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Philippines Eyes Nuclear Revival

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MANILA – Filipino Wilfredo Torres was hired as a technician for South-East Asia’s only nuclear power plant in the 1980s, but has spent the past decade giving guided tours at the never-used facility.

The Philippines splashed out US$2.3bil (RM9bil) on the 621-megawatt Bataan Nuclear Power Plant, but mothballed it after the collapse of a dictatorship and the devastating Chernobyl disaster.

Now, there is a chance that Torres, 56, may see the plant in action before he retires in four years.

As power demand soars in one of the world’s fastest-growing economies, its energy ministry is looking seriously again at nuclear power and urging President Rodrigo Dut­erte to fast-track its revival.

The Department of Energy has asked Duterte for an executive order declaring the Philippines ready for a nuclear power prog­ramme, said energy assistant secretary Gerardo Erguiza.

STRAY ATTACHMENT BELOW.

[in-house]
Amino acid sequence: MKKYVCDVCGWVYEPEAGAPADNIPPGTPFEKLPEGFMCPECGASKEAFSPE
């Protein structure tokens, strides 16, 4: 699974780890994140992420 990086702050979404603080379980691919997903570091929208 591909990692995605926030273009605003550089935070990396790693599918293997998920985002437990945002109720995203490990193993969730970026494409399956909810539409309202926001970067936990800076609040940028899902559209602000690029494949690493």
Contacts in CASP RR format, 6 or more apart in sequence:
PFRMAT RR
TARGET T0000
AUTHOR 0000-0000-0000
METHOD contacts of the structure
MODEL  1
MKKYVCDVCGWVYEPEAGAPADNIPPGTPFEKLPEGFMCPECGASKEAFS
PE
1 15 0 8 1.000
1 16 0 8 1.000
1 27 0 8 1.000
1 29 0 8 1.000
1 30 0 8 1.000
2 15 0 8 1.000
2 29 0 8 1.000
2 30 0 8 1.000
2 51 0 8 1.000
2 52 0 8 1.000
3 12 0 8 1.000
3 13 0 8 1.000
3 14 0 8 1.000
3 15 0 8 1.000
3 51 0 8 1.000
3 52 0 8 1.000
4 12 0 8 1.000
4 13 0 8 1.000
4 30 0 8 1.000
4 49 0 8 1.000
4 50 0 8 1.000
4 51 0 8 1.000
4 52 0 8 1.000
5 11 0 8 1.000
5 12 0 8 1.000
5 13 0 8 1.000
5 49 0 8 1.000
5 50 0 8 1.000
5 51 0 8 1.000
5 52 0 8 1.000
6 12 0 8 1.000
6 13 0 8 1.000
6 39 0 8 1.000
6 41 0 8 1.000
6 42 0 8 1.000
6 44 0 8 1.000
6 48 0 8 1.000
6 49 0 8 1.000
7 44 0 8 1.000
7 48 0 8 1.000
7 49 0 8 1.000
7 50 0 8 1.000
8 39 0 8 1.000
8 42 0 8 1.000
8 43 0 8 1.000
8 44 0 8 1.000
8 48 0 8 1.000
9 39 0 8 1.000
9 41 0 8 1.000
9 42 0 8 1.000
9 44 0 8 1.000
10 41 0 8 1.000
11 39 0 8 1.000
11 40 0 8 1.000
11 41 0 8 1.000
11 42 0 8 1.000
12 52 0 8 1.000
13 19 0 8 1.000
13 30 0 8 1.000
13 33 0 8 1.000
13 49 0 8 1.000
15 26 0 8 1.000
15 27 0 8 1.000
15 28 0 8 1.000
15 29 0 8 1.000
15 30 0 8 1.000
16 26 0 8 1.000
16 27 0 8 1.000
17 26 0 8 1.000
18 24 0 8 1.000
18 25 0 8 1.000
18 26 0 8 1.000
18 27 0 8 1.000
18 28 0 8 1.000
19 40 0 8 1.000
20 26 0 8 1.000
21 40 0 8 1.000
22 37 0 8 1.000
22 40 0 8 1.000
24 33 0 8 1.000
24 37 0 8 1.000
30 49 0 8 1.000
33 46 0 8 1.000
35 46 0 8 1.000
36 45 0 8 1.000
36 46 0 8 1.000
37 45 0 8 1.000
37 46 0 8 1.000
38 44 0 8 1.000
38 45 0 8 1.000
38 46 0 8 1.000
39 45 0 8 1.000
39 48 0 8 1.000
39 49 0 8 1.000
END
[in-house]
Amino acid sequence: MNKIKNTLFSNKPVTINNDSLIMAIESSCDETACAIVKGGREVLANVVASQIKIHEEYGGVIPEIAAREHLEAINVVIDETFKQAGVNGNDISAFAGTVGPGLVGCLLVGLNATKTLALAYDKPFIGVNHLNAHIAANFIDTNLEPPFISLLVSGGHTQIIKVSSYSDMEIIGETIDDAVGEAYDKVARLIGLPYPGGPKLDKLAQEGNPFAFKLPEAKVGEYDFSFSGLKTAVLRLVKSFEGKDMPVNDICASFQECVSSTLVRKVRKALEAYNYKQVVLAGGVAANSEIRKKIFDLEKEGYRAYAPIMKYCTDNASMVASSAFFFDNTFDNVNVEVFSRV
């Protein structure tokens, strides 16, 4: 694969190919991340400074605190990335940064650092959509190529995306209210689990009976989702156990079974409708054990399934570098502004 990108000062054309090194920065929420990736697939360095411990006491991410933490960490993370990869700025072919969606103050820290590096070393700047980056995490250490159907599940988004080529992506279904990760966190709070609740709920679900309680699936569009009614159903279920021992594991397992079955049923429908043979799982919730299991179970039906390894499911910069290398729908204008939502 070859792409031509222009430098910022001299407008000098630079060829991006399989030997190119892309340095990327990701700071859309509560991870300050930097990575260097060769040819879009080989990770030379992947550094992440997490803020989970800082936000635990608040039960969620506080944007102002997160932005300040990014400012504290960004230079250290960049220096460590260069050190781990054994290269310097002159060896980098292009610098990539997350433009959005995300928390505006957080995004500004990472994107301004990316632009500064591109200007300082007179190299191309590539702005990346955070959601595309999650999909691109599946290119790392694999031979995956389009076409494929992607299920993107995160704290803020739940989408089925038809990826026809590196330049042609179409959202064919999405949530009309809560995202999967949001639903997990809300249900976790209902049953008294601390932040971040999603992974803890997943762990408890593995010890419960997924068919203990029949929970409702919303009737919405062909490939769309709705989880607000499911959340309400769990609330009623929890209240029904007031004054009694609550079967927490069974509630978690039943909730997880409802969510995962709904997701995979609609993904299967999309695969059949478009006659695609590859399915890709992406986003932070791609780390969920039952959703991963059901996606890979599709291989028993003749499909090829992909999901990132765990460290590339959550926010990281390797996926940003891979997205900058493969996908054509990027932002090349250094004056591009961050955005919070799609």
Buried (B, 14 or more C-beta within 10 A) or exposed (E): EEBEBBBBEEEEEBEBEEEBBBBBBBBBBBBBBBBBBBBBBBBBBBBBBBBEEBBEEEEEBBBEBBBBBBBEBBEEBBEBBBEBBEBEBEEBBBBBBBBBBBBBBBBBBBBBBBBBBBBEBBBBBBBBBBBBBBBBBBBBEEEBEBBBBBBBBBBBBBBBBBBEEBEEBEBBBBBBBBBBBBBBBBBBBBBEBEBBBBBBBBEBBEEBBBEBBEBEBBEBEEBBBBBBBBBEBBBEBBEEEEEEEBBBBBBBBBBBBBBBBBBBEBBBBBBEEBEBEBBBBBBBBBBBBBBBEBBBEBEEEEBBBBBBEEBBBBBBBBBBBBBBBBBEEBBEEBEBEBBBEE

“With the need for cheaper and reliable power, nuclear is ideal. It’s a template in successful economies,” he said.

Past attempts to pursue nuclear energy in the Philippines have failed due to safety concerns and because central to the plan is the revival of the Bataan plant, built during dictator Ferdinand Marcos’ rule.

Marcos ordered the plant built in 1976 in response to an energy crisis, convinced that nuclear energy was the solution to the Middle East oil embargo of the early 1970s.

Completed in 1984, the government mothballed it two years later following Marcos’ ouster and the deadly Chernobyl nuclear disaster.

From 2009, the government opened the plant to tourists for a fee, helping to defray the cost of maintaining it, along with an annual state budget that, this year, was 32 million pesos (RM2.4mil).

While re-opening the Westing­house-­built Bataan plant is an option, so is building a new nuclear facility, said Erguiza, acknowledging that the former would “open up so many wounds” after costs came in over four times the initial budget.

Rehabilitating the Bataan plant would be the shortest nuclear route for the Philippines, taking about five years versus about a decade for a new plant, said engineer Mauro Marcelo, who oversaw the maintenance of the plant before he retired in March. — Reuters


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